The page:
Mitch Hill, Buy.com's chief finanical officer, told CNET News.com that the e-tail site was virtually paralyzed about 10:50 a.m. PST as a result of a "coordinated denial of service attack."
"It does appear there was a coordinated outside attack on Buy.com," an Exodus spokeswoman said. She denied that Exodus was the target of the attack, as was previously reported.
The shutdown, less than one day after the Yahoo attack, raised troubling questions about the possibility of copycat incidents or a renegade group determined to wreak havoc throughout the Web. The FBI said it was meeting with Yahoo executives today to decide whether an investigation is warranted.
"We had over 800 megabits of data hitting our site per second, which is eight times normal capacity," Hill said. "On average our site runs at about 30 percent of capacity. Multiply that whole thing out, and it's like 24 times the normal flow of data through the site."
As of 2 p.m. PST, the site appeared to be back online.
Yesterday, Yahoo executives blamed a denial of service attack for knocking out the leading Net destination for nearly three hours. In Yahoo's case, the attackers targeted its Web hosting company, GlobalCenter.
A denial of service outage occurs when attackers bombard a Web site's servers with fake packets of requests for information. When the server responds, the attackers' system steps up the barrage by sending more requests. The affected Web site struggles to keep up with the mounting number of requests, slowing performance for users or ultimately crashing the system.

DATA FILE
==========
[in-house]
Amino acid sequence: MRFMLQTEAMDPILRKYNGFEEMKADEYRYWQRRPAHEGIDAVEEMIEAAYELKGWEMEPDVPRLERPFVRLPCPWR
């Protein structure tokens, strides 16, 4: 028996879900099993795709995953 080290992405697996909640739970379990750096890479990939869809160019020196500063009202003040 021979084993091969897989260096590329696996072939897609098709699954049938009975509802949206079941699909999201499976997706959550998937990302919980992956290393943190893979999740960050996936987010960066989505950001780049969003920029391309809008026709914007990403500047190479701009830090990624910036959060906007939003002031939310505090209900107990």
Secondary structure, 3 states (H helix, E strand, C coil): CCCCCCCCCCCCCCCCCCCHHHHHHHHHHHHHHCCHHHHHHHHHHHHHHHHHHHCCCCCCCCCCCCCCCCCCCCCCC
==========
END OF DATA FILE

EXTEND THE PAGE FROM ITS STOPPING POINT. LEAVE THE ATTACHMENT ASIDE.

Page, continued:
Keynote Systems, which measures the performance of Web sites, said activity on Buy.com began slowing to a trickle around 11 a.m. PST.
Daniel Todd, Keynote's director of public services, said the site was responding to only about 4.5 percent of all requests. During yesterday's Yahoo outage, fewer than 1 percent of requests for pages were filled.
"We are not seeing a complete blackout, although obviously the site is not keeping up with the traffic," he said.
The potential for such attacks is well-known to security experts. The National Institute of Standards and Technology, Carnegie-Mellon's Computer Emergency Response Team Center and the FBI all have issued alerts on the subject during the past few months.
The attack comes on the same day Buy.com launched a successful initial public offering.
The company, which sells a wide variety of products on the Internet, had a market capitalization of $3.5 billion after the offering, which raised $182 million.
Buy.com has adopted an expensive Web business strategy of luring customers by offering deep discounts on many of its products. The company plans to use the money raised to offset its losses as it expands.
News.com's Evan Hansen and Scott Ard contributed to this report.